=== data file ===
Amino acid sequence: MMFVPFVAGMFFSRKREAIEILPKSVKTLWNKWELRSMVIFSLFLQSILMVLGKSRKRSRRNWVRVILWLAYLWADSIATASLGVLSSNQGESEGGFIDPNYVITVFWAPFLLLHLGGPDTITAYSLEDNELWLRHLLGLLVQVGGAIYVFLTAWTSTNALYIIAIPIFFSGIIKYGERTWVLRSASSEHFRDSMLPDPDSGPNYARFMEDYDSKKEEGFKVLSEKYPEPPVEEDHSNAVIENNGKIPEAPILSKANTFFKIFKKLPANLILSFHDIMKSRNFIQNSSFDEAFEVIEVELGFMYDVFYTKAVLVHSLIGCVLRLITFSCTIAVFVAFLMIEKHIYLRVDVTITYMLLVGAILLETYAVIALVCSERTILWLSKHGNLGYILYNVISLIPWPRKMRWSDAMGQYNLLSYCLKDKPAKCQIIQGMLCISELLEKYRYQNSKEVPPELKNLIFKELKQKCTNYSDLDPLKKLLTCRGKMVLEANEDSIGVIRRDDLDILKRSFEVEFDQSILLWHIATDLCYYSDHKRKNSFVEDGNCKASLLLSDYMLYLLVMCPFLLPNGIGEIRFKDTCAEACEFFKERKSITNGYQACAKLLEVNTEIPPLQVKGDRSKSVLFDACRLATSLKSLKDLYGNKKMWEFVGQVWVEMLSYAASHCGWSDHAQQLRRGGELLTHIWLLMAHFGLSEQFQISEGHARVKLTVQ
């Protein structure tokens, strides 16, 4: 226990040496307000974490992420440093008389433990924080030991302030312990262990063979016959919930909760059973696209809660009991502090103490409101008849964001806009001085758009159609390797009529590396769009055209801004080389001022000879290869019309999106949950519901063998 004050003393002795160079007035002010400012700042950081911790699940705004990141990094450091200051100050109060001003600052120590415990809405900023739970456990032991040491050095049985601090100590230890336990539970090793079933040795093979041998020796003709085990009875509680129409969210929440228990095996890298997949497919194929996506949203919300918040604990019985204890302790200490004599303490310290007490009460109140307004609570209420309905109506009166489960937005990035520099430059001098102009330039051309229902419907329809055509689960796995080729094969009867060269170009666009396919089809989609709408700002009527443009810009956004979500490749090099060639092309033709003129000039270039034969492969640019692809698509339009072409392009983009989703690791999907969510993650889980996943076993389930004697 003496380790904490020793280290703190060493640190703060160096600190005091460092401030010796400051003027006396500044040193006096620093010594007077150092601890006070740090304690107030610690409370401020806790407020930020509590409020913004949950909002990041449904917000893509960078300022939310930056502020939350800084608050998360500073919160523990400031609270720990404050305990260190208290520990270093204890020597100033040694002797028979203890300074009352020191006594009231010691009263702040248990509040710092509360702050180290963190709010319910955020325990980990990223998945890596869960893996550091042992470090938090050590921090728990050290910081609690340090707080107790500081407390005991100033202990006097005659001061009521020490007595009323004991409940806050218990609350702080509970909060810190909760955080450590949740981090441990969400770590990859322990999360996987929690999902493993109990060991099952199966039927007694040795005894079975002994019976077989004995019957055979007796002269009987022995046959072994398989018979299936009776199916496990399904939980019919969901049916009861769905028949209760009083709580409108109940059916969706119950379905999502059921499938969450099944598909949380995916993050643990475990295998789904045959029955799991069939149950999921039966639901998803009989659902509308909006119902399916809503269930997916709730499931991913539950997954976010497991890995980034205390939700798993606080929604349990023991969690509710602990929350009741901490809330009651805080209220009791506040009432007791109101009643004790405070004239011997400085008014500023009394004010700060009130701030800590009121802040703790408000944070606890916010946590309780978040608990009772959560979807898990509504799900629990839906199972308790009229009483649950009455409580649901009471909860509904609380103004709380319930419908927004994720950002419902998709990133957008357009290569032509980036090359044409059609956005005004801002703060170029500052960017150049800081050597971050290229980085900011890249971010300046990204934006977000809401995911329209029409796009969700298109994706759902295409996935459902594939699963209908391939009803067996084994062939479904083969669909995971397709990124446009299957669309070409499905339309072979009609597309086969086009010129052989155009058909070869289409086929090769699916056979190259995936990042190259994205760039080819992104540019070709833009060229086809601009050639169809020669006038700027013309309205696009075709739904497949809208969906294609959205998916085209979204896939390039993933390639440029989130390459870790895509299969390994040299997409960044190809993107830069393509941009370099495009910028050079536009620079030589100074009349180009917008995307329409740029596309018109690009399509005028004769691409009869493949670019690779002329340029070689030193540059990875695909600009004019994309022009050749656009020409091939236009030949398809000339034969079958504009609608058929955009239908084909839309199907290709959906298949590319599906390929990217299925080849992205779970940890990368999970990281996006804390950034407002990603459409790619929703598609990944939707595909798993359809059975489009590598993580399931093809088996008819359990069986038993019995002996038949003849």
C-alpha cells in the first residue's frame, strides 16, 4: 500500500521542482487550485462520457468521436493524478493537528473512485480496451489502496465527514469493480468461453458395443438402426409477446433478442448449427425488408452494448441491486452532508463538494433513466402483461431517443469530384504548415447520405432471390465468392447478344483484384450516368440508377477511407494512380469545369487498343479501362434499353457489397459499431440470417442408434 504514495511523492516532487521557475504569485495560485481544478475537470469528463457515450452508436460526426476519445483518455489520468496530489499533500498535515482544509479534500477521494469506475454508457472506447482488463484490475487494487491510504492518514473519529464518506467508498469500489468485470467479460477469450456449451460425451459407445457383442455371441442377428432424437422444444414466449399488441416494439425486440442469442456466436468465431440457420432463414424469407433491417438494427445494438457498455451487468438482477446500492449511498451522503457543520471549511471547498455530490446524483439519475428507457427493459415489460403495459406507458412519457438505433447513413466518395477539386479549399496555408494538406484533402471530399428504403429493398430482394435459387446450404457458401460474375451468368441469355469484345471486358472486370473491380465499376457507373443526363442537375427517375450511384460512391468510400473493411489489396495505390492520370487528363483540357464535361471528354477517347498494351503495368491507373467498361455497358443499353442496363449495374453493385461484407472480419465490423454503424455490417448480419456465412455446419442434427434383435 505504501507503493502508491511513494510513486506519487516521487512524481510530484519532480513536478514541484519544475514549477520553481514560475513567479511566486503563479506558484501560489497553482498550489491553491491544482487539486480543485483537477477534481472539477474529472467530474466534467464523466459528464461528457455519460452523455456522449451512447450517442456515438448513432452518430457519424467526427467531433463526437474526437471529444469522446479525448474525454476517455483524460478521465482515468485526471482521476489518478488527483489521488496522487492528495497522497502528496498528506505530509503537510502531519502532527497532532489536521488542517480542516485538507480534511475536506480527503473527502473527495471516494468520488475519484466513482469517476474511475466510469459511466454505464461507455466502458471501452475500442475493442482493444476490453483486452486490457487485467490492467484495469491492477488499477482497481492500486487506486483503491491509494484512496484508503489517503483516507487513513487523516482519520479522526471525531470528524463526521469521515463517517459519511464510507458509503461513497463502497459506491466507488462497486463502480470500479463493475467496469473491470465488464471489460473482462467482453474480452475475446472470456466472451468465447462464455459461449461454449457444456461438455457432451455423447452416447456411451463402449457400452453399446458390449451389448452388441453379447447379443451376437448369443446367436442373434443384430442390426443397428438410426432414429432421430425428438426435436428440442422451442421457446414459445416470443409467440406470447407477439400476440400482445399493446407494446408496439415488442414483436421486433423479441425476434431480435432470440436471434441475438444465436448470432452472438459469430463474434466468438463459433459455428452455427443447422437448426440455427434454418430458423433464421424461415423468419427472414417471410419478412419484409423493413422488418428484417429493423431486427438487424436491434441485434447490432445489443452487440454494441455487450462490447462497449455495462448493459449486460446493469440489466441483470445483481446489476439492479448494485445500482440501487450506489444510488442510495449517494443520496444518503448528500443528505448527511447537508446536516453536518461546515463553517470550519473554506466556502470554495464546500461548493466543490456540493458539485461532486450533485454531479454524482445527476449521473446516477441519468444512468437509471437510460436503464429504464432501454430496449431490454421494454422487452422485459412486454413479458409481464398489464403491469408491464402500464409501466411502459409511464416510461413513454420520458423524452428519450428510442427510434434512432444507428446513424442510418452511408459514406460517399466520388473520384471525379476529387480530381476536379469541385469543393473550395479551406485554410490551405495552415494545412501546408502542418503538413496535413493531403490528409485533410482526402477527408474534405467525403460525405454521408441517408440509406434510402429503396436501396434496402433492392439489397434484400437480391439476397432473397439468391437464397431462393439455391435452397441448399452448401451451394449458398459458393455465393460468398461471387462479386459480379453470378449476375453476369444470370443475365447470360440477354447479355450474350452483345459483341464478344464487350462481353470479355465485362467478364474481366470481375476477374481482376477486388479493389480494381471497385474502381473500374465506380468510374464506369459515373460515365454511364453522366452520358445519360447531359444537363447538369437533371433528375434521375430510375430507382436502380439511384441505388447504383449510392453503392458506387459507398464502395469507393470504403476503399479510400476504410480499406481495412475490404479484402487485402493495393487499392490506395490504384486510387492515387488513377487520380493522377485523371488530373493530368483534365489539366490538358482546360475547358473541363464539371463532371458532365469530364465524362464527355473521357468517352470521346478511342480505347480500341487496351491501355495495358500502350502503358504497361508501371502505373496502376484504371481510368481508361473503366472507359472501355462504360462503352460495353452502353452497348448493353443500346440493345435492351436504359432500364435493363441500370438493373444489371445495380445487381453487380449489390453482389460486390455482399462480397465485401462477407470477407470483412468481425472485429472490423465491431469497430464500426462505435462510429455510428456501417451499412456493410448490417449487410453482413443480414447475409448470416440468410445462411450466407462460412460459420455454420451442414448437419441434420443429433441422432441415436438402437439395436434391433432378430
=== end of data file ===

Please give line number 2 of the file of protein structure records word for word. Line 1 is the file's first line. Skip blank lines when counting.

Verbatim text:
């Protein structure tokens, strides 16, 4: 226990040496307000974490992420440093008389433990924080030991302030312990262990063979016959919930909760059973696209809660009991502090103490409101008849964001806009001085758009159609390797009529590396769009055209801004080389001022000879290869019309999106949950519901063998 004050003393002795160079007035002010400012700042950081911790699940705004990141990094450091200051100050109060001003600052120590415990809405900023739970456990032991040491050095049985601090100590230890336990539970090793079933040795093979041998020796003709085990009875509680129409969210929440228990095996890298997949497919194929996506949203919300918040604990019985204890302790200490004599303490310290007490009460109140307004609570209420309905109506009166489960937005990035520099430059001098102009330039051309229902419907329809055509689960796995080729094969009867060269170009666009396919089809989609709408700002009527443009810009956004979500490749090099060639092309033709003129000039270039034969492969640019692809698509339009072409392009983009989703690791999907969510993650889980996943076993389930004697 003496380790904490020793280290703190060493640190703060160096600190005091460092401030010796400051003027006396500044040193006096620093010594007077150092601890006070740090304690107030610690409370401020806790407020930020509590409020913004949950909002990041449904917000893509960078300022939310930056502020939350800084608050998360500073919160523990400031609270720990404050305990260190208290520990270093204890020597100033040694002797028979203890300074009352020191006594009231010691009263702040248990509040710092509360702050180290963190709010319910955020325990980990990223998945890596869960893996550091042992470090938090050590921090728990050290910081609690340090707080107790500081407390005991100033202990006097005659001061009521020490007595009323004991409940806050218990609350702080509970909060810190909760955080450590949740981090441990969400770590990859322990999360996987929690999902493993109990060991099952199966039927007694040795005894079975002994019976077989004995019957055979007796002269009987022995046959072994398989018979299936009776199916496990399904939980019919969901049916009861769905028949209760009083709580409108109940059916969706119950379905999502059921499938969450099944598909949380995916993050643990475990295998789904045959029955799991069939149950999921039966639901998803009989659902509308909006119902399916809503269930997916709730499931991913539950997954976010497991890995980034205390939700798993606080929604349990023991969690509710602990929350009741901490809330009651805080209220009791506040009432007791109101009643004790405070004239011997400085008014500023009394004010700060009130701030800590009121802040703790408000944070606890916010946590309780978040608990009772959560979807898990509504799900629990839906199972308790009229009483649950009455409580649901009471909860509904609380103004709380319930419908927004994720950002419902998709990133957008357009290569032509980036090359044409059609956005005004801002703060170029500052960017150049800081050597971050290229980085900011890249971010300046990204934006977000809401995911329209029409796009969700298109994706759902295409996935459902594939699963209908391939009803067996084994062939479904083969669909995971397709990124446009299957669309070409499905339309072979009609597309086969086009010129052989155009058909070869289409086929090769699916056979190259995936990042190259994205760039080819992104540019070709833009060229086809601009050639169809020669006038700027013309309205696009075709739904497949809208969906294609959205998916085209979204896939390039993933390639440029989130390459870790895509299969390994040299997409960044190809993107830069393509941009370099495009910028050079536009620079030589100074009349180009917008995307329409740029596309018109690009399509005028004769691409009869493949670019690779002329340029070689030193540059990875695909600009004019994309022009050749656009020409091939236009030949398809000339034969079958504009609608058929955009239908084909839309199907290709959906298949590319599906390929990217299925080849992205779970940890990368999970990281996006804390950034407002990603459409790619929703598609990944939707595909798993359809059975489009590598993580399931093809088996008819359990069986038993019995002996038949003849």